Exclamation, sudden outcry or interjection expressing violent emotion, such as fright, grief, or hatred. Two illustrations of exclamation are the line in the English playwright William Shakespeare's drama Macbeth in which Lady Macbeth says, “Out, out, damned spot .... !” and the line in Shakespeare's tragedy Hamlet where the prince cries, “O villain, villain, smiling damned villain!”

Hyperbole, form of inordinate exaggeration according to which a person or thing is depicted as being better or worse, or larger or smaller, than is actually the case, as in the sentence from an essay by the English writer Thomas Babington Macaulay: “Dr. Johnson drank his tea in oceans.” (Compare with litotes, below.)

Irony, dryly humorous or lightly sarcastic mode of speech, in which words are used to convey a meaning contrary to their literal sense. An instance of irony is the suggestion, put forward with apparent seriousness by the English satirist Jonathan Swift in his “A Modest Proposal”, that the poor people of Ireland should rid themselves of poverty by selling their children to the rich to eat.

Litotes, understatement employed for the purpose of enhancing the effect of the ideas expressed, as in the sentence “The English poet Thomas Gray showed no inconsiderable powers as a prose writer,” meaning that Gray was in fact a very good prose writer. (Compare with hyperbole, above.)

Metaphor, use of a word or phrase denoting one kind of idea or object in place of another word or phrase for the purpose of suggesting a likeness between the two. Thus, in the biblical Book of Psalms, the writer speaks of God's law as “a light to his feet and a lamp to his path.” Other instances of metaphor are contained in the sentences “He uttered a volley of oaths” and “The man tore through the building.” (Compare with simile, below.)

Metonymy, use of a word or phrase for another to which it bears an important relation, as the effect for the cause, the abstract for the concrete, and similar constructions. Examples of metonymy are “He was an avid reader of Chaucer,” when the poems of the English writer Geoffrey Chaucer are meant, and “The hostess kept a good table,” when good food is implied. (Compare with synecdoche, below.)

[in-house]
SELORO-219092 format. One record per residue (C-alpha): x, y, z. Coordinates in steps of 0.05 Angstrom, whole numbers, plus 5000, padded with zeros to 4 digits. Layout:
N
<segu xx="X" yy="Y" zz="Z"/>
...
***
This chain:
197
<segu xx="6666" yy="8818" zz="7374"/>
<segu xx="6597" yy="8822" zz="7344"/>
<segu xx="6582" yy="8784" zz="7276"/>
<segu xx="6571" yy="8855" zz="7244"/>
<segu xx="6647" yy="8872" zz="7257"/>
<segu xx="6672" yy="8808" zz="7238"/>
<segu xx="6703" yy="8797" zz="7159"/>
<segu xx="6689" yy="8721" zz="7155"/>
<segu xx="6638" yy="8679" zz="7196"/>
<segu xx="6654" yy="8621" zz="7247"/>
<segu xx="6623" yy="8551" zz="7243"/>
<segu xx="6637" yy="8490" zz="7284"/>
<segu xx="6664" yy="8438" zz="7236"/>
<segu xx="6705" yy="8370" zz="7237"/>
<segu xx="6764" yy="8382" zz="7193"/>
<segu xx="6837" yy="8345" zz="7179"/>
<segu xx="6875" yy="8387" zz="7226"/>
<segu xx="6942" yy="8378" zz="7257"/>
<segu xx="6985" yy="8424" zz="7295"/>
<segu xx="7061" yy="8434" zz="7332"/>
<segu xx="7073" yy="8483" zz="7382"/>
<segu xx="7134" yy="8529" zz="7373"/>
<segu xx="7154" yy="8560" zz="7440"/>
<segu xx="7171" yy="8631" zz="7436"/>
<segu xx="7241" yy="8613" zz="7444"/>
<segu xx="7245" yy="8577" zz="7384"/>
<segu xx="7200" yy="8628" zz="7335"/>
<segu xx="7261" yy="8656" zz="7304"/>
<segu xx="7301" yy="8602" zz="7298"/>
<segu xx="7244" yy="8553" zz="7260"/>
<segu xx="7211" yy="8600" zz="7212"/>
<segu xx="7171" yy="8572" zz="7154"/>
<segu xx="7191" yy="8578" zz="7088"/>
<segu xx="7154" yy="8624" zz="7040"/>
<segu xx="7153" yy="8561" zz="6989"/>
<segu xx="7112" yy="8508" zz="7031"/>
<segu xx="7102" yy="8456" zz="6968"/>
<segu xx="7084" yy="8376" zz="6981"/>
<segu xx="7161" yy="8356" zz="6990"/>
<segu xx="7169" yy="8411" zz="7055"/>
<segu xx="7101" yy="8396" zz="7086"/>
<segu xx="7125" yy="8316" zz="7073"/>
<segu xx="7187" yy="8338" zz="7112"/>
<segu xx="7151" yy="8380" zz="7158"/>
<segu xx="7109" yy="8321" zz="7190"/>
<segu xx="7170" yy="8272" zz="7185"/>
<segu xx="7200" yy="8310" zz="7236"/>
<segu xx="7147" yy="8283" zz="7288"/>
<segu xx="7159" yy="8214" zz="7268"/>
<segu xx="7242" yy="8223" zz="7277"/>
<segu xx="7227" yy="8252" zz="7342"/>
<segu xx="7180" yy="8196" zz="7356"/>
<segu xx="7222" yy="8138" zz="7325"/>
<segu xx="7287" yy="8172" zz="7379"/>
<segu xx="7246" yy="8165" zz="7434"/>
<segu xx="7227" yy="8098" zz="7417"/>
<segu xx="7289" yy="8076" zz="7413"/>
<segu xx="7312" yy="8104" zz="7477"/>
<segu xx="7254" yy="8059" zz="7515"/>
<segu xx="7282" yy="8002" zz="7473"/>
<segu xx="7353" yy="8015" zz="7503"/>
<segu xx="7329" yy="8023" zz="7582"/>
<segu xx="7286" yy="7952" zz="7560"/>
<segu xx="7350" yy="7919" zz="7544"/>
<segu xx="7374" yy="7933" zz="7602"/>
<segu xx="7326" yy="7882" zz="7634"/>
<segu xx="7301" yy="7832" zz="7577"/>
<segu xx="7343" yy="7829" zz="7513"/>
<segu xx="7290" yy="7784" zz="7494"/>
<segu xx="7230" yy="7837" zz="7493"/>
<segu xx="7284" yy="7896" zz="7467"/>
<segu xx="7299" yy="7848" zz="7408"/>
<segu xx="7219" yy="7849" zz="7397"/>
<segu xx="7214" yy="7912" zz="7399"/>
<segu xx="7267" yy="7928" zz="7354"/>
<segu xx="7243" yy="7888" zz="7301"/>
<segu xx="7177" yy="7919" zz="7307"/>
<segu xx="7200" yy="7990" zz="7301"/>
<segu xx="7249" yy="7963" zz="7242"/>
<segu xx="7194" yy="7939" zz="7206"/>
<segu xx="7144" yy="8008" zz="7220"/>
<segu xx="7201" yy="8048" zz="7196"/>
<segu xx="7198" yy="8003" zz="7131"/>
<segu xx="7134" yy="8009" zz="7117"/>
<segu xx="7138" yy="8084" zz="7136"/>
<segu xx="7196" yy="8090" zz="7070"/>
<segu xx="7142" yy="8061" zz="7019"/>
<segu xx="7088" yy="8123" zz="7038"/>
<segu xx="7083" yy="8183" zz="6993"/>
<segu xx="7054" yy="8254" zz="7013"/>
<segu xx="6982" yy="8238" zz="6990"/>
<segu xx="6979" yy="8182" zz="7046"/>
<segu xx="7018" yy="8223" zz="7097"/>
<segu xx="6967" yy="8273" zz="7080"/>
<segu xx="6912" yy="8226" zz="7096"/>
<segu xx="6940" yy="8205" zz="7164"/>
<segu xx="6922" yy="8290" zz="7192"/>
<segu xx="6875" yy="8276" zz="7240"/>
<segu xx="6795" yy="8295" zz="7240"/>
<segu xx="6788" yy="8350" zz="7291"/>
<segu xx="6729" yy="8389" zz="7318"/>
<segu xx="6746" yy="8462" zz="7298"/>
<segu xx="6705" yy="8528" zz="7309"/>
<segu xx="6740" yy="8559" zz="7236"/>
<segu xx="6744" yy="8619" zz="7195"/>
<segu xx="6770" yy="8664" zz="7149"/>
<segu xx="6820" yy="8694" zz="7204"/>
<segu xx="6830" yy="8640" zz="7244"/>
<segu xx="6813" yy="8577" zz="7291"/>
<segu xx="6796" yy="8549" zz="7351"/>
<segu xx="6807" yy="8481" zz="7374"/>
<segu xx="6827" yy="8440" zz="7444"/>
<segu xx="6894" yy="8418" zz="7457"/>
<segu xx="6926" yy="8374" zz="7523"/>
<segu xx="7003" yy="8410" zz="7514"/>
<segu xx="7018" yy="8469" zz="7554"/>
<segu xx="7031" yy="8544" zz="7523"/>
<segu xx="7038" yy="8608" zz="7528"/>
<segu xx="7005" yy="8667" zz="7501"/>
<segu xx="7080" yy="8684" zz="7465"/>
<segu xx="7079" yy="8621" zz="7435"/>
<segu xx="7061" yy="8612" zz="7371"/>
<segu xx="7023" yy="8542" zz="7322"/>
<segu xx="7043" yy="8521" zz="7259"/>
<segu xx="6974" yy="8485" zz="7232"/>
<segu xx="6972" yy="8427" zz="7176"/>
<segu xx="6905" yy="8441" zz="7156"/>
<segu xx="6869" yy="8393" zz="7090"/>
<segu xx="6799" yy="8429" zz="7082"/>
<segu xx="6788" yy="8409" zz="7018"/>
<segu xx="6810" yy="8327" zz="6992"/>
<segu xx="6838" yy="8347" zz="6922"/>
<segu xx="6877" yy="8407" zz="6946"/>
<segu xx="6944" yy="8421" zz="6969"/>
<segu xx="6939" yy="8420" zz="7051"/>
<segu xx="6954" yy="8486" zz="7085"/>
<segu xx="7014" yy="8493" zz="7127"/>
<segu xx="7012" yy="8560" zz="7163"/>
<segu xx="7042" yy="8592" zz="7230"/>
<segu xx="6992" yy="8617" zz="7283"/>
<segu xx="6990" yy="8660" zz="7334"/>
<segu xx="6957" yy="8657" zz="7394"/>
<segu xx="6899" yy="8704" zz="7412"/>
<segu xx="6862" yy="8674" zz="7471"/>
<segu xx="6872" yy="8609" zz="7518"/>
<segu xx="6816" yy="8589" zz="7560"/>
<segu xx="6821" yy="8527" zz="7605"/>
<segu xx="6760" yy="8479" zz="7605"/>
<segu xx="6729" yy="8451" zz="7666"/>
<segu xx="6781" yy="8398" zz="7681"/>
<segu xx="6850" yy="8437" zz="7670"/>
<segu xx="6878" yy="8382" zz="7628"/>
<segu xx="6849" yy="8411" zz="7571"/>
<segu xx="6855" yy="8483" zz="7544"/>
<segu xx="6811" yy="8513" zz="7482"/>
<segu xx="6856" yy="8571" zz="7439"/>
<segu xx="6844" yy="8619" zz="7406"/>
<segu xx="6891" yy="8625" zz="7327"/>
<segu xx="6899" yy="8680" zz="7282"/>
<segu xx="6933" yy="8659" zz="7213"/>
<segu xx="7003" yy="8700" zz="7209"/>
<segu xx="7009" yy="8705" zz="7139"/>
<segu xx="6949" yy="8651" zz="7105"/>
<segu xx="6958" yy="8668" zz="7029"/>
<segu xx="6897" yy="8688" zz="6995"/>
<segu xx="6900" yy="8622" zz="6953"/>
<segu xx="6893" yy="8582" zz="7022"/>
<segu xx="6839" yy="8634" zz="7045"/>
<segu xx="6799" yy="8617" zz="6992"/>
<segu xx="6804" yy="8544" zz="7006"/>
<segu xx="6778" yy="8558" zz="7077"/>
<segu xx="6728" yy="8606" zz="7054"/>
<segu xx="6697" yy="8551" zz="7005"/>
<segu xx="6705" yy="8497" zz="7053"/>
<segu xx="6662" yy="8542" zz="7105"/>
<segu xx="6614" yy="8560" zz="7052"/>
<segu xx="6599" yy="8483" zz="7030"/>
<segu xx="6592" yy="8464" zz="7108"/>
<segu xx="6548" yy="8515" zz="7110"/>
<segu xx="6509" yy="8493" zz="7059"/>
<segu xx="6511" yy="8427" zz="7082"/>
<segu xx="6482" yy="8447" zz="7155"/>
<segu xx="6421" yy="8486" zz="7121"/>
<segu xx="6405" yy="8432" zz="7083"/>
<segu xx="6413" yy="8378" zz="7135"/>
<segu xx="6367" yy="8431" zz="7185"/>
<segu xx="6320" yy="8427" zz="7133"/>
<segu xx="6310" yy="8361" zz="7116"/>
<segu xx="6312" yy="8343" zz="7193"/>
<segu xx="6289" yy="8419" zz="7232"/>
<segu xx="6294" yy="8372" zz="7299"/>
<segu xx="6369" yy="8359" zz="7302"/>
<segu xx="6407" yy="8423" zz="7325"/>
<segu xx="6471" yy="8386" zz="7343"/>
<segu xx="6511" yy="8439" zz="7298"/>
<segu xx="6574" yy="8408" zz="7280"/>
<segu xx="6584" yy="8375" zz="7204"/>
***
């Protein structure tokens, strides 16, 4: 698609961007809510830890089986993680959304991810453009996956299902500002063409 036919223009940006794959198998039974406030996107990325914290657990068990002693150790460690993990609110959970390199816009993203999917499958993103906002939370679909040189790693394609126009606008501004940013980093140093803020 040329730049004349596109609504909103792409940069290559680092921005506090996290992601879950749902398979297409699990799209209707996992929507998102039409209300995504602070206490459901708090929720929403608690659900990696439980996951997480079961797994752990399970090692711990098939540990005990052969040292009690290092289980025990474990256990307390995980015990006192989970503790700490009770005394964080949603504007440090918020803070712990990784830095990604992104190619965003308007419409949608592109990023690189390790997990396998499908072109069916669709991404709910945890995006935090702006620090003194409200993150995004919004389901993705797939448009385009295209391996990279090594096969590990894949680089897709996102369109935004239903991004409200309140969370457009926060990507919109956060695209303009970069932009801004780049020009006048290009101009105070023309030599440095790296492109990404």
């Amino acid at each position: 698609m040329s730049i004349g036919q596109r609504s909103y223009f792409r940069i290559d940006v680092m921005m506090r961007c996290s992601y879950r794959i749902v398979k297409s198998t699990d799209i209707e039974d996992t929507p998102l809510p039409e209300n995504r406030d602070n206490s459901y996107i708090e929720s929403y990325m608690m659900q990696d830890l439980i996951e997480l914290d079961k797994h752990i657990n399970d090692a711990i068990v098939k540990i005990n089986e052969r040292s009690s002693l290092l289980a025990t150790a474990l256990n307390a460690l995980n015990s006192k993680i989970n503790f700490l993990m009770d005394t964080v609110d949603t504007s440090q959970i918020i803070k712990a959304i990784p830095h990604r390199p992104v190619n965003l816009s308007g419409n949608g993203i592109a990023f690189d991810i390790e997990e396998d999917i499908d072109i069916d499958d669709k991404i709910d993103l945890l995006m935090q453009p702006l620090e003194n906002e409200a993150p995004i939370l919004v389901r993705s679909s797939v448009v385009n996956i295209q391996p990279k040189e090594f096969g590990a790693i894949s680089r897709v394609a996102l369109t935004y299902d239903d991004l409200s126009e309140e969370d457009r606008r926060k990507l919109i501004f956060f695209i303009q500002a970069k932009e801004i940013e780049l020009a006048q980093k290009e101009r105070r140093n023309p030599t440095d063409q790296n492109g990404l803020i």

Onomatopoeia, imitation of natural sounds by words. Examples in English are the italicized words in the phrases “the humming bee,””the cackling hen,””the whizzing arrow,” and “the buzzing saw.”

Oxymoron, combination of two seemingly contradictory or incongruous words, as in the line by the English poet Sir Philip Sidney in which lovers are said to speak “of living deaths, dear wounds, fair storms, and freezing fires.” (Compare with paradox, below.)

Paradox, statement or sentiment that appears contradictory to common sense yet is true in fact. Examples of paradox are “mobilization for peace” and “a well-known secret agent.” (Compare with oxymoron, above.)

Personification, representation of inanimate objects or abstract ideas as living beings, as in the sentences “Necessity is the mother of invention,””Lean famine stalked the land,” and “Night enfolded the town in its ebon wings.”

Rhetorical question, asking of questions not to gain information but to assert more emphatically the obvious answer to what is asked. No answer, in fact, is expected by the speaker. The device is illustrated in the following series of sentences: “Did you help me when I needed help? Did you once offer to intercede in my behalf? Did you do anything to lessen my load?”

Simile, specific comparison by means of the words “like” or “as” between two kinds of ideas or objects. Examples of the simile are contained in the sentence “Christianity shone like a beacon in the black night of paganism” and in the line by the English poet William Wordsworth: “But, like a thirsty wind, to roam about.” (Compare with metaphor, above.)

Synecdoche, figurative locution whereby the part is made to stand for the whole, the whole for a part, the species for the genus, and vice versa. Thus, in the phrase “50 head of cattle,””head” is used to mean whole animals, and in the sentence “The president's administration contained the best brains in the country,””brains” is used for intellectually brilliant persons.